Unreal Engine has been used to make short films entirely inside computers. They have also become an integral part of filmmaking eliminating the need for a greenscreen altogether. The film 300 was shot entirely inside a studio in front of a greenscreen but took a lot of hard work, planning and cost to get right. Today, 300 could have been made at a fraction of the cost and with better visual effects using Unreal Engine, as The Mandalorian has been.

As you have guessed, this type of filmmaking is magical but still takes some time, effort and money. But what is coming next, is beyond truly ‘insane’ and beyond imagination.

What unreal engine can do, is literally out of this world

The Future of Filmmaking is AI

In September and October 2022, both Meta and Google announced the launch of their individual text prompt to video makers. Back then it was dubbed the Dall-E for video – Dall-E being the first text prompt to image maker released a few months prior. Both the companies and almost every other AI company worth their name from Microsoft to the flavour of the season OpenAI, are also working on their own prompt to video makers.

It is just a matter of time when, like you have seen the implosion of images created by AI, you will have both bizarre and beautiful videos created by AI flooding your timeline on all platforms. And within months, its quality will be so good, you will wonder if it has been shot by a master director of photography – the same feeling you get when you see images created by AI right now.

It will begin slow and stupid with people trying to make strange things in the hopes that it goes viral. But once that novelty wears off, and the technology gets better, you will have videos the likes of which do not exist today. Like prompt-image making has given wings to people’s creativity, prompt video-making will expand the imagination of the world beyond anything we have seen so far – surpassing even what is being done with images.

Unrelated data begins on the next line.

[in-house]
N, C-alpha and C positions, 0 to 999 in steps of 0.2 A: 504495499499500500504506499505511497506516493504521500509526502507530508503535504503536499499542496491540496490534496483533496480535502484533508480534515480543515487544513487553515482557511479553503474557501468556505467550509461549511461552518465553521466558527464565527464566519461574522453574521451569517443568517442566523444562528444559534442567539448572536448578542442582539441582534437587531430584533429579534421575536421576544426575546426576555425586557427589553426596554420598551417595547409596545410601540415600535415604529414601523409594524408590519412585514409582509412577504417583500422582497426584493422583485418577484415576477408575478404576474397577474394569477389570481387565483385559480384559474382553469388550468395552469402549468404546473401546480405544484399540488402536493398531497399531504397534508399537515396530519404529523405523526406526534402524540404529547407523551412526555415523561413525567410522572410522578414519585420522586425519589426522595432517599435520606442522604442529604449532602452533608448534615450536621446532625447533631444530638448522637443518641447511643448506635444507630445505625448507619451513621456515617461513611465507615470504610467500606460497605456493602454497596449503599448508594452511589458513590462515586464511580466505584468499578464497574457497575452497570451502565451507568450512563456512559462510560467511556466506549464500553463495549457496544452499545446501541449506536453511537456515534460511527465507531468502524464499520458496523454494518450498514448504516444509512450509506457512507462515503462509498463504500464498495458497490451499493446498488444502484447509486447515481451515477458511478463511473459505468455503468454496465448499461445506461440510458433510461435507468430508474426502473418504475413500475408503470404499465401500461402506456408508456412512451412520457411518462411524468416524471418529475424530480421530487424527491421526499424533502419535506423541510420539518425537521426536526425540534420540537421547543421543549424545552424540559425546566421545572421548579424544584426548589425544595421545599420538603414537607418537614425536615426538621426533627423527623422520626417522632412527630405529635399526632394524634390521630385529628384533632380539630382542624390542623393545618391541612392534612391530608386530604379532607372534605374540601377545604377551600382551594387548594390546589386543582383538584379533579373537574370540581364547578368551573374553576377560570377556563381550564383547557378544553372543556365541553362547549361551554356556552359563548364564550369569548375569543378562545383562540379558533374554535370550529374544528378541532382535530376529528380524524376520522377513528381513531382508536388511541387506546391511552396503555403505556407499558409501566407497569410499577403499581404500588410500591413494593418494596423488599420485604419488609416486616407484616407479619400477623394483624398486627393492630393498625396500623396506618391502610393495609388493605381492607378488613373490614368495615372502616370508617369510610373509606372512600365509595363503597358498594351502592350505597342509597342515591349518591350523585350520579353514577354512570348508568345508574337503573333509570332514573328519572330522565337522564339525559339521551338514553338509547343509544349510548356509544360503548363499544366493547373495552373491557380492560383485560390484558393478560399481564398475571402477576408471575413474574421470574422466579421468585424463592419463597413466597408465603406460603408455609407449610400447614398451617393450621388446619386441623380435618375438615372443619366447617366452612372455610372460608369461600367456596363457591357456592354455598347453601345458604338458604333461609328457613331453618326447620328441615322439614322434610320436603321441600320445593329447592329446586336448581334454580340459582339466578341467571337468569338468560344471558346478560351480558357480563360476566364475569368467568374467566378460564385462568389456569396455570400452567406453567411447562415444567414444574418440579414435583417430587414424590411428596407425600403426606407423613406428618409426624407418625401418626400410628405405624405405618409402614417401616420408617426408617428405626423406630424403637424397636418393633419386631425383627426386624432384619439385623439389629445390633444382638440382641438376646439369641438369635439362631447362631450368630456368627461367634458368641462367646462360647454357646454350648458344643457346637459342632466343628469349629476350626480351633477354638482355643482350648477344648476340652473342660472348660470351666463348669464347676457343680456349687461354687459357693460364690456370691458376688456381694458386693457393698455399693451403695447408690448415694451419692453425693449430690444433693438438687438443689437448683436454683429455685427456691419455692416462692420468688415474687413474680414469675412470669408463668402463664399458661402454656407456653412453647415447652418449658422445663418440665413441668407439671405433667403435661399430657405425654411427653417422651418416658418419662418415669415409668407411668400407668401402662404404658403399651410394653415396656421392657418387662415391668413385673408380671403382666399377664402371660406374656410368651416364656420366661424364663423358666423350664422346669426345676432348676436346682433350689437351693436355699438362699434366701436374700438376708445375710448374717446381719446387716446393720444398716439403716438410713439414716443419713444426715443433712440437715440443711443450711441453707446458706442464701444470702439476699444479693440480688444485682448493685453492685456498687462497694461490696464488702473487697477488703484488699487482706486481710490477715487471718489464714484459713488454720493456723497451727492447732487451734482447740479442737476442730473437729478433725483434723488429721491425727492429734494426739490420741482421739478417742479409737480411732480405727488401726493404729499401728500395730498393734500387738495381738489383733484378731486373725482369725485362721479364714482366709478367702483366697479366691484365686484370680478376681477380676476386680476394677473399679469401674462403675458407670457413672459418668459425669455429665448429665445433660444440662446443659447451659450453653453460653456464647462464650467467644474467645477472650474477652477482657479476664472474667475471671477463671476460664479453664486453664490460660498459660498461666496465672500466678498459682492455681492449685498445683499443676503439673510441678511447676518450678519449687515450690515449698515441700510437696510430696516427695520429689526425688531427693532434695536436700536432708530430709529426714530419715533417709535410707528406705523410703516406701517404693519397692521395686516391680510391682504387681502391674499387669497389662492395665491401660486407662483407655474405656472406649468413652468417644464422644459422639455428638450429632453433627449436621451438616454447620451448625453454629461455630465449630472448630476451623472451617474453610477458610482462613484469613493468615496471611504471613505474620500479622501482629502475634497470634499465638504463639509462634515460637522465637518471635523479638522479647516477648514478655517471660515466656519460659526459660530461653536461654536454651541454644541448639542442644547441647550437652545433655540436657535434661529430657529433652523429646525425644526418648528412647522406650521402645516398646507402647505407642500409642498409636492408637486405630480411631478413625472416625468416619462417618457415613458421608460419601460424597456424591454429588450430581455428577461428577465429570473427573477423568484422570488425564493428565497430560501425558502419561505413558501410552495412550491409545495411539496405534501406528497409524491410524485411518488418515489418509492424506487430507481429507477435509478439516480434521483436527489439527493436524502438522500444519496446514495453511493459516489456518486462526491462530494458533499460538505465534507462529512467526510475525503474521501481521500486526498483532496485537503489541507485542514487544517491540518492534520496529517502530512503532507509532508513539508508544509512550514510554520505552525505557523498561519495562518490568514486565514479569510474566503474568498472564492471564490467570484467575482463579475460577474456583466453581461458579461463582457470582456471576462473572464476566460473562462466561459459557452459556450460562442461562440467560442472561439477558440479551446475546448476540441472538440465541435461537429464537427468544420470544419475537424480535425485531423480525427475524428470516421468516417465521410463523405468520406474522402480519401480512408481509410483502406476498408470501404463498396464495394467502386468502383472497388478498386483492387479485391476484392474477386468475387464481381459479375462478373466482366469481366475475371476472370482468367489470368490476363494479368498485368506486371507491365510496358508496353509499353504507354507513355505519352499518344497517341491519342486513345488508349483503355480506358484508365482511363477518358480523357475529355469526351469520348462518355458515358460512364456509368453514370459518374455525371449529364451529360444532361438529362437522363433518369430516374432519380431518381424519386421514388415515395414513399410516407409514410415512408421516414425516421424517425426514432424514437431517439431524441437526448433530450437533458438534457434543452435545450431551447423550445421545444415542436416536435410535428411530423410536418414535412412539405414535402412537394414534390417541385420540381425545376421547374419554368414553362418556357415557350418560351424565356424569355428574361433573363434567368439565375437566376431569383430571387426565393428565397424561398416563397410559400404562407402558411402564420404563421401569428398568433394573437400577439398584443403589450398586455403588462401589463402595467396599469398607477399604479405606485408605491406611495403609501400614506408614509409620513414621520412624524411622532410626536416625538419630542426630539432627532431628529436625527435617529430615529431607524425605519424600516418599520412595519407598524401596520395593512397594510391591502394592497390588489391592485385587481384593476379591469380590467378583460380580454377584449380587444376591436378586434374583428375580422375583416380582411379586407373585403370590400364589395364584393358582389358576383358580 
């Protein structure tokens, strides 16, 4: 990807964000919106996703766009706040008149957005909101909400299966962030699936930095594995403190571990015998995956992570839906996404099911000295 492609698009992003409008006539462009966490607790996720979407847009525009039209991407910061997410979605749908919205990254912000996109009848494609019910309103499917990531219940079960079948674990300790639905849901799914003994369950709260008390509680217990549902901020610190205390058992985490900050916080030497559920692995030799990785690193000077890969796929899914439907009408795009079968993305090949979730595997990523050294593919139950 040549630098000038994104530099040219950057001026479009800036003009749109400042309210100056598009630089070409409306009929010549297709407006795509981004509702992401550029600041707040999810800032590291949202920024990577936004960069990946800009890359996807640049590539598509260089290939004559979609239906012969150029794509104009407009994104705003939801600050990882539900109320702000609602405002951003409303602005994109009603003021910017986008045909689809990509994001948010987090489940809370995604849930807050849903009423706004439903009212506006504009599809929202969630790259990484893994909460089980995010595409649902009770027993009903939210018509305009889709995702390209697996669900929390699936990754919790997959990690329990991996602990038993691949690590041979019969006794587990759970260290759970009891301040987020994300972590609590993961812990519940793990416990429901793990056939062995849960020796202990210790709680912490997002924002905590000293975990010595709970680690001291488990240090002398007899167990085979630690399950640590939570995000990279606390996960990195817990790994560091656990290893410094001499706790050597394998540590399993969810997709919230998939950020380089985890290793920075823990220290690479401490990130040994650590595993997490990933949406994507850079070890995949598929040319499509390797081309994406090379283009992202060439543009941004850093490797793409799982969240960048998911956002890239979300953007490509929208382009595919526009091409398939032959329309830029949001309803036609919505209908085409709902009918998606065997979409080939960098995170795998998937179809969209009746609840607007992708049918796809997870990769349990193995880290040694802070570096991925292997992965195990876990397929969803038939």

But what about sound, you will ask. The voice barrier has already been breached. There are already hundreds of apps, software and websites where with a few dollars, you can literally clone anyone’s voice. This has led to a new version of phone scams where family members hear this AI-generated voice of their loved ones begging for help, to transfer money to scamsters. We wrote about this in Sify a while ago.

With everything – images, sound and video created by AI – you have the perfect recipe for zero-budget filmmaking. Within the next two to five years, the following is how many will make films.

How to make a Truly Zero Budget Film

The photorealism of Unreal Engine is truly unreal (Image Credit: Intel GameDev)

Gayatri wakes up one day with the memory of a strange dream and decides to make a film. The sci-fi idea is about a time travelling triple agent who passes information back and forth in time to topple dictatorships with the end reveal that the spy is not human but an alien from another dimension who is also passing information between dimensions to truly weird-looking creatures. A truly tough film to make in every sense. Especially for Gayatri who is a machine operator at a radiology lab. But she is bored with her work and life and craves a challenge. So, she decides to use available and free AI to make her film.

The first step: write a screenplay. She spends time with the ChatGPT 7 plugin on Final Draft screenwriting software, both together having become advanced enough to write good screenplays on its own with word prompts. It takes her six days to send good prompts ChatGPT’s way so it can write the screenplay on Final Draft. On the seventh day, she is ready with a 100-page screenplay she titles ‘Triple Dimension Agent’. Final Draft has another plugin that extracts each character in the screenplay and checks out who in the history of the world would be best suited to play each part.